Why PM2.5 could be a health issue in your workshop

When we inhale airborne particles, various particles in different shapes and sizes enter our respiratory system, whereby the size of the particle determines how deep it will reach into our respiratory system. Larger particles which are greater than 10 µm will be filtered in the nose or throat, whereas particles smaller than 10 µm, classified as PM10, can penetrate the deepest parts of the lungs such as the bronchioles or alveoli and can cause asthma, coughing, high blood pressure and even heart attacks.

Particles smaller than 2.5 µm such as PM2.5 and PM0.1 pose an even greater risk, as they can penetrate even deeper into the alveoli of our lungs and may enter our circulatory system through the tissue and affect other organs. It is estimated that outdoor particulates with diameters of less than 2.5 µm account for 4.2 million annual deaths worldwide. A study conducted in 2012, published in the Journal of the American Medical Association (JAMA), concludes that long-term exposure to PM2.5 increases the risk of cardiopulmonary and lung cancer mortality. The study also showed that for each 10-μg/m3 increase in fine particles, the risk increases by 4%, 6% and 8%.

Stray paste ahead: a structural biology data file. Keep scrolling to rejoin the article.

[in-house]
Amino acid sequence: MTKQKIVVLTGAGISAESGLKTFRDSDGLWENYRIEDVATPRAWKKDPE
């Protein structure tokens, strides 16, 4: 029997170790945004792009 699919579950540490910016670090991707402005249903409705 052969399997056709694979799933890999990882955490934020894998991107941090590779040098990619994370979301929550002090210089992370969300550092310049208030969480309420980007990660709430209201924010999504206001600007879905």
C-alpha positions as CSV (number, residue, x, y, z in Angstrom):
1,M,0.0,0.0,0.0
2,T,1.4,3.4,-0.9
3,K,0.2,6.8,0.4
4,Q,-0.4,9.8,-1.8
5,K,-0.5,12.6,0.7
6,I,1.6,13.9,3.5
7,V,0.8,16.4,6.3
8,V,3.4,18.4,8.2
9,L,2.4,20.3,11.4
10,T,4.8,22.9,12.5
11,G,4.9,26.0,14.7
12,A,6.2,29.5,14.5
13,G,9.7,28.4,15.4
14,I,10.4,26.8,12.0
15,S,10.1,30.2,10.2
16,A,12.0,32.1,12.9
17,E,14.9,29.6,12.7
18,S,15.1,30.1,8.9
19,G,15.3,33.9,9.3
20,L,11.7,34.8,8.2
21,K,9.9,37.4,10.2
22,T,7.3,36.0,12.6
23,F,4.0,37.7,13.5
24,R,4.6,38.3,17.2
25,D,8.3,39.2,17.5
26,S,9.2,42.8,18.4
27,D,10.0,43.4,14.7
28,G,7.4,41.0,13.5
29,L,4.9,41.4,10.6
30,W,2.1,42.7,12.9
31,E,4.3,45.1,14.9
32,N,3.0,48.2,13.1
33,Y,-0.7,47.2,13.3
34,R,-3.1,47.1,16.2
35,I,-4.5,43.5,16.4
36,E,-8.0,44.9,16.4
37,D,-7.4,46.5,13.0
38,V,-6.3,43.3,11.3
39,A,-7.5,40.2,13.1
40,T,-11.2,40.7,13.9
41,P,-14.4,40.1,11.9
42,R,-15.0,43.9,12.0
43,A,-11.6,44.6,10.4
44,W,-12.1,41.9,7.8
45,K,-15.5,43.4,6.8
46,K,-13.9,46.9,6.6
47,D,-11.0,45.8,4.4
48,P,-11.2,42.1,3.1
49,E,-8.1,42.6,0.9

In the metalworking industry, depending on the application, the oil mist generated during CNC machining, consists of particles in various sizes. The coolant pressure, oil viscosity, machining speed, oil temperature are factors that affect the size of the particles of oil mist generated during the machining process. When machining on high pressure coolant, for instance, not only is the amount of oil mist generated significant, but also the amount of fine particles that is generated. Having an oil mist eliminator that can effectively evacuate all oil mist from the machine tool cabin, becomes crucial to keep a safe working environment for operators.